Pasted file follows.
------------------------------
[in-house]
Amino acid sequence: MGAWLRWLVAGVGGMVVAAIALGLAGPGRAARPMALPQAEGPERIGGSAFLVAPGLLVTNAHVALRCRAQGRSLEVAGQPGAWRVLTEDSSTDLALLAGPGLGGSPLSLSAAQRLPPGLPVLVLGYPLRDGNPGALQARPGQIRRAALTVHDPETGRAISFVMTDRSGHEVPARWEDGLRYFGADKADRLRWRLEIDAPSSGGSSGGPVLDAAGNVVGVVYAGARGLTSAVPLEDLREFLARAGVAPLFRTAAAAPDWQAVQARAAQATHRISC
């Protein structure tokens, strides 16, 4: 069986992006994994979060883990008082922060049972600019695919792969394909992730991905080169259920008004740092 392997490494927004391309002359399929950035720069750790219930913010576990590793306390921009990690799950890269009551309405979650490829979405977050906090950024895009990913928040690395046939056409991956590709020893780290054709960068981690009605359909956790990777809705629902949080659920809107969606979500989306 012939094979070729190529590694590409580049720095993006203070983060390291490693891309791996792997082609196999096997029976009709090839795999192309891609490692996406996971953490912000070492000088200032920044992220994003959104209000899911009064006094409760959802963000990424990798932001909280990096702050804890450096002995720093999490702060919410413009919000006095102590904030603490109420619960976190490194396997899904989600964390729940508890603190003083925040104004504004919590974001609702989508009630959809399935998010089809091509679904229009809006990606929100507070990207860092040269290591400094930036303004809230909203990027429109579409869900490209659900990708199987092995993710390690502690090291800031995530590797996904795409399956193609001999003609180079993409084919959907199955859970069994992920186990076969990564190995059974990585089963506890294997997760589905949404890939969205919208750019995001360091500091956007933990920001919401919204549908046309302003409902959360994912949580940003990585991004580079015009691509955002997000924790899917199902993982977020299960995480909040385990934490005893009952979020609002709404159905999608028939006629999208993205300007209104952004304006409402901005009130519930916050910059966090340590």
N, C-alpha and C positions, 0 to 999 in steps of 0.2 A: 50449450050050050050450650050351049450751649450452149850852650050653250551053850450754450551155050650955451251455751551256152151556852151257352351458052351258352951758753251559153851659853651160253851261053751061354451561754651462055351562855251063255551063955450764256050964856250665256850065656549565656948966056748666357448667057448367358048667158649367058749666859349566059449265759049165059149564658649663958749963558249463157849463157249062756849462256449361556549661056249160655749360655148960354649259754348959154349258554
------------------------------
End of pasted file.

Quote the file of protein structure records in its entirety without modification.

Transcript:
[in-house]
Amino acid sequence: MGAWLRWLVAGVGGMVVAAIALGLAGPGRAARPMALPQAEGPERIGGSAFLVAPGLLVTNAHVALRCRAQGRSLEVAGQPGAWRVLTEDSSTDLALLAGPGLGGSPLSLSAAQRLPPGLPVLVLGYPLRDGNPGALQARPGQIRRAALTVHDPETGRAISFVMTDRSGHEVPARWEDGLRYFGADKADRLRWRLEIDAPSSGGSSGGPVLDAAGNVVGVVYAGARGLTSAVPLEDLREFLARAGVAPLFRTAAAAPDWQAVQARAAQATHRISC
């Protein structure tokens, strides 16, 4: 069986992006994994979060883990008082922060049972600019695919792969394909992730991905080169259920008004740092 392997490494927004391309002359399929950035720069750790219930913010576990590793306390921009990690799950890269009551309405979650490829979405977050906090950024895009990913928040690395046939056409991956590709020893780290054709960068981690009605359909956790990777809705629902949080659920809107969606979500989306 012939094979070729190529590694590409580049720095993006203070983060390291490693891309791996792997082609196999096997029976009709090839795999192309891609490692996406996971953490912000070492000088200032920044992220994003959104209000899911009064006094409760959802963000990424990798932001909280990096702050804890450096002995720093999490702060919410413009919000006095102590904030603490109420619960976190490194396997899904989600964390729940508890603190003083925040104004504004919590974001609702989508009630959809399935998010089809091509679904229009809006990606929100507070990207860092040269290591400094930036303004809230909203990027429109579409869900490209659900990708199987092995993710390690502690090291800031995530590797996904795409399956193609001999003609180079993409084919959907199955859970069994992920186990076969990564190995059974990585089963506890294997997760589905949404890939969205919208750019995001360091500091956007933990920001919401919204549908046309302003409902959360994912949580940003990585991004580079015009691509955002997000924790899917199902993982977020299960995480909040385990934490005893009952979020609002709404159905999608028939006629999208993205300007209104952004304006409402901005009130519930916050910059966090340590």
N, C-alpha and C positions, 0 to 999 in steps of 0.2 A: 50449450050050050050450650050351049450751649450452149850852650050653250551053850450754450551155050650955451251455751551256152151556852151257352351458052351258352951758753251559153851659853651160253851261053751061354451561754651462055351562855251063255551063955450764256050964856250665256850065656549565656948966056748666357448667057448367358048667158649367058749666859349566059449265759049165059149564658649663958749963558249463157849463157249062756849462256449361556549661056249160655749360655148960354649259754348959154349258554